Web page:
Fortunately my house is constructed with concrete block which only leaves a few interior wood framed walls and the trusses on top.
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Old May 22, 2012, 01:27 PM   #7
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That looks like a nice powder magazine... the internal wood is naturally to make it static spark-proof. Typical magazine construction. You can do the same thing with any of the sheet-steel job-site toolboxes too. Makes a nice safe spot for everything. These are not designed to do anything but keep powder safe from tampering, and from static discharge ignition. They are specifically designed to NOT contain the blast from a powder ignition event. No sense making fragments out of a box that has become a pressure vessel. Powder in one and caps in another. No different than storing dynamite and blasting caps. Cap boxes can be made with a 20mm ammo can lined with wood, BTW... they work fine.

Glad to see you here, Clem... have a little project here that you inspired: Some .460 S&W brass, BP, and a Walker: Perfect Together. Need to send the cylinder out for reaming.


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Old May 22, 2012, 01:29 PM   #8
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You have our attention !!!

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I'm picturing a complete evacuation of the neighborhood and becoming a pariah after such an incident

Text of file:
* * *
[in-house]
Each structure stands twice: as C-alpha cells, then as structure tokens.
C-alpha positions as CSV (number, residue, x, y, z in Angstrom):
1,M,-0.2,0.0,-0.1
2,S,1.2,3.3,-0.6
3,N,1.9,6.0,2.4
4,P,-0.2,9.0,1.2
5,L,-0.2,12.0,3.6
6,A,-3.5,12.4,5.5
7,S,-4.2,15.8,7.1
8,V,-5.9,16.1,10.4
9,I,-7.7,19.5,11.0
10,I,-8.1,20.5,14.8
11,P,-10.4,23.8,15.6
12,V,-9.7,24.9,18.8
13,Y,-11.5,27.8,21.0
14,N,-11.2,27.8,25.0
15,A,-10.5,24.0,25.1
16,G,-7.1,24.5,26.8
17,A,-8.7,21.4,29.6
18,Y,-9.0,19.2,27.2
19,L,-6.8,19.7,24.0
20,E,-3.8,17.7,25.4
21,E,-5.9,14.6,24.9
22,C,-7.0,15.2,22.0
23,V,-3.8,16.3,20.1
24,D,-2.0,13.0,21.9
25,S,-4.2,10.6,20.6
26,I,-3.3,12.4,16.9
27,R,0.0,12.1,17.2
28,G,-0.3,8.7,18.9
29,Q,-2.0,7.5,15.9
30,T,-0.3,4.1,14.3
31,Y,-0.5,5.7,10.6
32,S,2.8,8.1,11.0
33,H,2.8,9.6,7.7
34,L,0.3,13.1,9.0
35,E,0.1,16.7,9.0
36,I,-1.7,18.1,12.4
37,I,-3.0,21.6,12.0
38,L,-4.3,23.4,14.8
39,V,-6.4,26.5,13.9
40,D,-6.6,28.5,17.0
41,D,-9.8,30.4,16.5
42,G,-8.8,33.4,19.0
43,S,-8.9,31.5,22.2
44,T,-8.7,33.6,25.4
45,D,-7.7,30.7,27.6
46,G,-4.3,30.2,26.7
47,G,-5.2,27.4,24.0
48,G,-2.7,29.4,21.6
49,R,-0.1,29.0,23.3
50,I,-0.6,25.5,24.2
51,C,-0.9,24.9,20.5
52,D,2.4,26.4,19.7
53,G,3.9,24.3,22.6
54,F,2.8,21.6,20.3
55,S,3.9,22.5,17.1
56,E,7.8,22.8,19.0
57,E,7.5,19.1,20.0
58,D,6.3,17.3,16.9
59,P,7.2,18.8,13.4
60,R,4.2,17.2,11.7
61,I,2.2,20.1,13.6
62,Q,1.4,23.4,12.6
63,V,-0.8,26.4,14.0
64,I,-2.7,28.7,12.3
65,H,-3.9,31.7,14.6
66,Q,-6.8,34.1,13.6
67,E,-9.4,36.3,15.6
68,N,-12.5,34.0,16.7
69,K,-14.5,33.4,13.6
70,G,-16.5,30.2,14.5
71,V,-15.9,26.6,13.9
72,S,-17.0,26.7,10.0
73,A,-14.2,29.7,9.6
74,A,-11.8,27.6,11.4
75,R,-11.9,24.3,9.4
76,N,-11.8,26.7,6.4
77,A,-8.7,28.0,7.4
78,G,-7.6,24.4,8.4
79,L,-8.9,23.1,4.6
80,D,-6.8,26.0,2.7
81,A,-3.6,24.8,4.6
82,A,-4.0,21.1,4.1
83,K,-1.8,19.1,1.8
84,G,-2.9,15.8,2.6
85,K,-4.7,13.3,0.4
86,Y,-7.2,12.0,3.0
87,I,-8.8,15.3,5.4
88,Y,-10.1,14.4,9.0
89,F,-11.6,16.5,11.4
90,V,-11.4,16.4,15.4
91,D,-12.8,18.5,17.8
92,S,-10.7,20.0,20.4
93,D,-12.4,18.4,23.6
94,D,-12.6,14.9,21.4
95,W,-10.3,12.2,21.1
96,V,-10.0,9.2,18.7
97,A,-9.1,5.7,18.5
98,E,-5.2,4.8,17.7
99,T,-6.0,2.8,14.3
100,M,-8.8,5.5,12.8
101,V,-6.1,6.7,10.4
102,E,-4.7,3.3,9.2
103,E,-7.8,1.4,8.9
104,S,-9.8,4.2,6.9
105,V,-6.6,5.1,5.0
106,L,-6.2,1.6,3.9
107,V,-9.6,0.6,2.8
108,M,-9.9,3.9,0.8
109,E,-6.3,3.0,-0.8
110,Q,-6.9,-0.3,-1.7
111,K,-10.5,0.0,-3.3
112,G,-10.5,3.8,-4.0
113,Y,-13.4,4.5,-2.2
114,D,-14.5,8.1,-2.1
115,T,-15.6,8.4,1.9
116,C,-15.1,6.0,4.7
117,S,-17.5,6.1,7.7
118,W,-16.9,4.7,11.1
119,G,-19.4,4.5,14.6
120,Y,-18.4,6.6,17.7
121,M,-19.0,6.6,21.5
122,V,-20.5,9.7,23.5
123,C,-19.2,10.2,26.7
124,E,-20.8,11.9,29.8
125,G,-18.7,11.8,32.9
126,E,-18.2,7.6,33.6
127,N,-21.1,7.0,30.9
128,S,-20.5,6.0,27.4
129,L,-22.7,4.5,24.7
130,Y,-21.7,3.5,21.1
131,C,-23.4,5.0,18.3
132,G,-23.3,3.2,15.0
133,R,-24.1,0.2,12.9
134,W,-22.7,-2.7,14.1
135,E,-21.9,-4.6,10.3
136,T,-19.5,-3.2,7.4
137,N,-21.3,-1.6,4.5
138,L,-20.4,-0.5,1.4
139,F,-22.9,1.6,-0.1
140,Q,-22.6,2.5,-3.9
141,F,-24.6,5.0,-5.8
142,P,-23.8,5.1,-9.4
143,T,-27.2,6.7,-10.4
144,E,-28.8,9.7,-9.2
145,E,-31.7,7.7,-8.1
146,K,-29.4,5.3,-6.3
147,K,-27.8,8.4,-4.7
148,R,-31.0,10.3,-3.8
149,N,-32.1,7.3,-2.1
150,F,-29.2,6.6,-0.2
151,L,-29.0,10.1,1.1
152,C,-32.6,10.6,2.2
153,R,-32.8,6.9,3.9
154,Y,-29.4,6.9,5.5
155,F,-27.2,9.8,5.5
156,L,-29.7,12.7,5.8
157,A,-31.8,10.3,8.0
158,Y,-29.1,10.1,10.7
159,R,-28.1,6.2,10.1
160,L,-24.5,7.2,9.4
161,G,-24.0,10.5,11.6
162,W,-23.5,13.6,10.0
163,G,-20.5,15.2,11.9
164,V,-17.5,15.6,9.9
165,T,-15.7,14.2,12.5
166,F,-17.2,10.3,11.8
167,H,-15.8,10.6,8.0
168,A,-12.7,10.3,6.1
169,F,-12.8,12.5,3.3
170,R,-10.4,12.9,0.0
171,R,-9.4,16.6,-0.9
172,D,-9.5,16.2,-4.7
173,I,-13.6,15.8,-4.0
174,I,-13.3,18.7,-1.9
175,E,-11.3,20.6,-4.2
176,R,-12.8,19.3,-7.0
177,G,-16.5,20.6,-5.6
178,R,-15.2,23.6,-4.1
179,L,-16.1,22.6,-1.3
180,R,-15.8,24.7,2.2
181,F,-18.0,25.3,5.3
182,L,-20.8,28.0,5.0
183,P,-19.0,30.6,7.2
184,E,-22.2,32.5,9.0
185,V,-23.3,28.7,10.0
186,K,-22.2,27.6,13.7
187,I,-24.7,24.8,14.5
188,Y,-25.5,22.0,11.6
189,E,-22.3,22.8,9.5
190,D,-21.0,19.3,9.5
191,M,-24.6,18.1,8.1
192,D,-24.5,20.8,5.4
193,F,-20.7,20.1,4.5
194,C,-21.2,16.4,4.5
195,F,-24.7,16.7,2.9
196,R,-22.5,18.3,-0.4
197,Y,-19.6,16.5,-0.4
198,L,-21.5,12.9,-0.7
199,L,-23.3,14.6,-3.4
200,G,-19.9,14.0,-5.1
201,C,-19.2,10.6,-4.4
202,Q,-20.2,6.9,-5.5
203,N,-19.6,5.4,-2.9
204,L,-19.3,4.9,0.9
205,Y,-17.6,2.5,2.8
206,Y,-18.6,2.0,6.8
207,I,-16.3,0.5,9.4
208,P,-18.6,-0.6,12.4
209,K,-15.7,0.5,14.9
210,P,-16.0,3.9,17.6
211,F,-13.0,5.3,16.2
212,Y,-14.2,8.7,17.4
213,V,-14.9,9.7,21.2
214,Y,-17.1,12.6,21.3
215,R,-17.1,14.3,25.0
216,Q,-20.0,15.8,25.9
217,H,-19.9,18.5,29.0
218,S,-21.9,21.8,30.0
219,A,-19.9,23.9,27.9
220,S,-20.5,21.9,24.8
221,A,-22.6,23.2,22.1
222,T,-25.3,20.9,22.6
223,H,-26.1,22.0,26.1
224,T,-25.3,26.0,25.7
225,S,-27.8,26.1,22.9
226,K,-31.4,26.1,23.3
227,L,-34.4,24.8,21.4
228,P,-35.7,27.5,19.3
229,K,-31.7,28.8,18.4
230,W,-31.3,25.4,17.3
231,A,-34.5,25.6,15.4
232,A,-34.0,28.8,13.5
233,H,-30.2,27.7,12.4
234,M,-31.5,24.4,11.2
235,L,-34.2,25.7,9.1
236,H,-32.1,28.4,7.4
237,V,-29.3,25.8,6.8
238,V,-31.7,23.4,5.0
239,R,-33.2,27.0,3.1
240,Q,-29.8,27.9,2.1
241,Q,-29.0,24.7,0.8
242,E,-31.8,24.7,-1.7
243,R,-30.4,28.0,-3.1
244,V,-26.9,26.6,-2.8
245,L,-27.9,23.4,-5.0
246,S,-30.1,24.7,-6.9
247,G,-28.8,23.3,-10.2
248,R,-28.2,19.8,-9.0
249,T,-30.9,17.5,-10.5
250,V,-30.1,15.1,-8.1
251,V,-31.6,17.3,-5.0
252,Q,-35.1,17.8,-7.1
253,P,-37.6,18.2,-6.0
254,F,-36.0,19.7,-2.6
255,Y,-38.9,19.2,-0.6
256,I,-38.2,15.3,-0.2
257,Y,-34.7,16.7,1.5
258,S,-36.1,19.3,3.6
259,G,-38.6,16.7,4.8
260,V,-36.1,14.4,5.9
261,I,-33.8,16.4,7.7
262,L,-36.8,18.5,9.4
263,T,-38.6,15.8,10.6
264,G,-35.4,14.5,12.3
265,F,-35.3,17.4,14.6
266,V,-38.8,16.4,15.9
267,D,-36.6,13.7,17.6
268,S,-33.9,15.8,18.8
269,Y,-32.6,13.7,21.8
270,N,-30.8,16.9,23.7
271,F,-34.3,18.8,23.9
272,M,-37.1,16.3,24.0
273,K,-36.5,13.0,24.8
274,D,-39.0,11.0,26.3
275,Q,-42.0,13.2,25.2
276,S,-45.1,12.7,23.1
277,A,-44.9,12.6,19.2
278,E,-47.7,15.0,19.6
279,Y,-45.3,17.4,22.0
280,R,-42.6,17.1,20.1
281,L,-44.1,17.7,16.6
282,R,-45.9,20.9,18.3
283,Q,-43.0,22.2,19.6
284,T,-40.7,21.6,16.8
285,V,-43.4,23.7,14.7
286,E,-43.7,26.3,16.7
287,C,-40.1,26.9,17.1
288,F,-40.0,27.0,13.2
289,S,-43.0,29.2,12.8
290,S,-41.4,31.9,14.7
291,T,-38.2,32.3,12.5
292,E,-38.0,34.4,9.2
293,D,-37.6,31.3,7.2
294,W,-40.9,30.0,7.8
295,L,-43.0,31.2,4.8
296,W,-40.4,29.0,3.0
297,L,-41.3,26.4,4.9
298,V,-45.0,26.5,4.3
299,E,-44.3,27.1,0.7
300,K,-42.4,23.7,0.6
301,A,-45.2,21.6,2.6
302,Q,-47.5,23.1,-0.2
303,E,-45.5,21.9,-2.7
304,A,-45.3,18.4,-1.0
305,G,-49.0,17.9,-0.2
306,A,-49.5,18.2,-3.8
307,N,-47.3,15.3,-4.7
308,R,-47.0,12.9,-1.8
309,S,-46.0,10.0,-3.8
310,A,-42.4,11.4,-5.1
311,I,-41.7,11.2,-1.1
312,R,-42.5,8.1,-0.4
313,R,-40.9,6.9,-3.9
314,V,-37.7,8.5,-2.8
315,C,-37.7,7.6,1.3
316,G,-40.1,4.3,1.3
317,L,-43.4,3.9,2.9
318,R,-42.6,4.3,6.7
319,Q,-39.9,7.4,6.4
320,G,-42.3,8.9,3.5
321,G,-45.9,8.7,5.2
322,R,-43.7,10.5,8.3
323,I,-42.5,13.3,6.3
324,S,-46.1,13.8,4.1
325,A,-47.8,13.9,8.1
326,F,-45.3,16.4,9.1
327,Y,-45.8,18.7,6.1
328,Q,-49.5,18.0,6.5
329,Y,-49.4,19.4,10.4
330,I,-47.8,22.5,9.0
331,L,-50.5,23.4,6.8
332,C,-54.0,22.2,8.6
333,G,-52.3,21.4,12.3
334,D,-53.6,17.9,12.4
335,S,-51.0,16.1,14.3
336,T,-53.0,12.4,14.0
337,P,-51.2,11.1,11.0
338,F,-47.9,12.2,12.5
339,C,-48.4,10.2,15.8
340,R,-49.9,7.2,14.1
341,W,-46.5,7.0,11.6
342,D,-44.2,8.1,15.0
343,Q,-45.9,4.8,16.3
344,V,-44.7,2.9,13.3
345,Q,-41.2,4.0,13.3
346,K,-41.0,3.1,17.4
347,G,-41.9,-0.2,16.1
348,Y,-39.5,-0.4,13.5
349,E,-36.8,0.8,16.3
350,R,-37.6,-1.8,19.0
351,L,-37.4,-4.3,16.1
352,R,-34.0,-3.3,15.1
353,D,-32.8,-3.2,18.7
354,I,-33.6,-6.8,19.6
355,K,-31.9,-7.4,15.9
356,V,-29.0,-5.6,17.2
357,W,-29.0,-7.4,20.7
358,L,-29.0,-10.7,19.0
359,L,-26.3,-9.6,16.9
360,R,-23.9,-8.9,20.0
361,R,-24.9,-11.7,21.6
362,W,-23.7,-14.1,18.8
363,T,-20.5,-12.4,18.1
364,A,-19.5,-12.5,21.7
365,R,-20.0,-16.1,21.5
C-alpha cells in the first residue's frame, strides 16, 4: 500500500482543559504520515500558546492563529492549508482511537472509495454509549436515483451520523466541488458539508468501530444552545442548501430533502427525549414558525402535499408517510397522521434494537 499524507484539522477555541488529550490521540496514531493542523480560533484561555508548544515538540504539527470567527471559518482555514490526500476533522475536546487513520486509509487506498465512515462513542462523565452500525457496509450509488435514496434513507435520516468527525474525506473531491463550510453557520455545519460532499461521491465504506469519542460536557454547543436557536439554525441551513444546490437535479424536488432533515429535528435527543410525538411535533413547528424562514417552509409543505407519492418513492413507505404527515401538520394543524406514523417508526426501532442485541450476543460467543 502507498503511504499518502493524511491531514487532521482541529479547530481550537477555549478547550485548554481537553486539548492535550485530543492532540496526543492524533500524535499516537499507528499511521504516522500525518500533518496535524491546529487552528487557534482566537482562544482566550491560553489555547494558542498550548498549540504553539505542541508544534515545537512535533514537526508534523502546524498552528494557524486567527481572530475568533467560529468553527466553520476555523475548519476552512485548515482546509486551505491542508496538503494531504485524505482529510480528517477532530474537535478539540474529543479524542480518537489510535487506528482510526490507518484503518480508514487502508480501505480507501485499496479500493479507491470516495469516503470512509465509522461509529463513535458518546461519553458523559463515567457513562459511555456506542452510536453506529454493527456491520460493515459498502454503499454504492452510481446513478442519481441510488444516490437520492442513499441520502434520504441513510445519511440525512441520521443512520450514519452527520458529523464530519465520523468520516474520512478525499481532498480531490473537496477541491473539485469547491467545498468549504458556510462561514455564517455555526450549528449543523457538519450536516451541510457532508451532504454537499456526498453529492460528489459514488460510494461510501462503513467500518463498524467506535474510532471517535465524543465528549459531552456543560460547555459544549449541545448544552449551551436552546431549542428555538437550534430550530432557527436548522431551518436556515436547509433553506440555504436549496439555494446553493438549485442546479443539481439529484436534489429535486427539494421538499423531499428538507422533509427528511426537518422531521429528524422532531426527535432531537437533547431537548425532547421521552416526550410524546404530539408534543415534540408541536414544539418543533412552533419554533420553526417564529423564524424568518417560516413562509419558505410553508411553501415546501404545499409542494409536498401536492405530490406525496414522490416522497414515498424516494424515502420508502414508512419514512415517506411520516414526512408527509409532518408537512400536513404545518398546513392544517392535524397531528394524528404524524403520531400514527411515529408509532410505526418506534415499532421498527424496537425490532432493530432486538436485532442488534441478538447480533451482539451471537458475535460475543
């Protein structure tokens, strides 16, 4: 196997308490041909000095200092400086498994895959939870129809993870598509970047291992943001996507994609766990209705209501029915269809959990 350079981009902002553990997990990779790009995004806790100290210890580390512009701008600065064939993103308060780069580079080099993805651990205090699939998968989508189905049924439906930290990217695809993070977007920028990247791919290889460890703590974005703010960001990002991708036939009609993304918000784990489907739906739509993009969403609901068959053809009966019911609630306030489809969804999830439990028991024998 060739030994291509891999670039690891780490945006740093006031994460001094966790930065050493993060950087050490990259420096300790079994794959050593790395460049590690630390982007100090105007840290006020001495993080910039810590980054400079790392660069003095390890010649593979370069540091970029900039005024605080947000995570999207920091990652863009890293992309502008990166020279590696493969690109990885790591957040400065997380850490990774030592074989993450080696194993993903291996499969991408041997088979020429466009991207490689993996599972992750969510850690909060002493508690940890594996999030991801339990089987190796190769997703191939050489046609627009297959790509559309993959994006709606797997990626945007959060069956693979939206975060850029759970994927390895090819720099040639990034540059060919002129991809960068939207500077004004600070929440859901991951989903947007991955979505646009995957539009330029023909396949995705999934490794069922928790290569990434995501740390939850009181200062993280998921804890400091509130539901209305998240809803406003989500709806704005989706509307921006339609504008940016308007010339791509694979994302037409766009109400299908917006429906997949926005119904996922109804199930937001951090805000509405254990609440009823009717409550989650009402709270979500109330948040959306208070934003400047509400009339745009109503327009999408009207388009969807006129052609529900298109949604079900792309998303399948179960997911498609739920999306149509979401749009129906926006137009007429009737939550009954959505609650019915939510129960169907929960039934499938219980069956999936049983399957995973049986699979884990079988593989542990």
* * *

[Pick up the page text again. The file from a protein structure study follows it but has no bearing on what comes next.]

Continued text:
Oh, you are not alone as there are a lot of folks reading your post and taking it to heart !!! ....

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Old May 22, 2012, 02:21 PM   #9
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A couple of guys here in town that used to do "remanufacturing" of ammo had two of those. Fortunately, they never had to serve their purpose (other than to securely store the powder), but they did satisfy the law regarding powder storage.

As far as insurance goes, I've talked to my agent and he said pointed out the section in my policy that says something along the lines of as long as the amount of ammunition, gunpowder and related supplies isn't in violation of the law, it's allowed. Of course, your policy may vary.

I'd also be more concerned with the LP gas bottles in my garage. And maybe the can of gas for the lawn mower. Still, if it gives you peace of mind, it's probably worth the money.
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Old May 22, 2012, 07:22 PM   #10
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I'm a former firefighter and as the OP stated, this thread could take off in a lot of different directions. Trust me, there was never a house fire or a structure fire that I went to that these things were not thought of and looked out for - either by questioning the owner or if no one was present, by careful observation as you entered the structure to fight the fire.

As stated, these containers are not designed to contain an explosion - they are for security. Personally, I have always stored my powder in an outbuilding. I live in a rural area. For years, I kept it stored on a shelf and when I was on the FD, it was known that I had it if there was ever a fire. In the last couple of years, I have gone to storing it in a small heavy wooden box that can be securely locked. Actually, it is more like an antique type tool chest. The box is not marked as to the contents. This is more for my peace of mind should my building ever be broken in to. Yes, they could break in to the chest or even carry the chest away - but at least I have tried to secure it. If someone steals it . . . . well, sometimes you just can't fix stupid.

If I remember correctly, there are some BATF requirements as to dealer storage and also as to the quantity that an individual may possess - but, I may be wrong on that. If a person, like the OP feels a greater "peace of mind" in regards to storing their powder in one of these . . . more power to 'em. I don't personally feel there is a "right or wrong".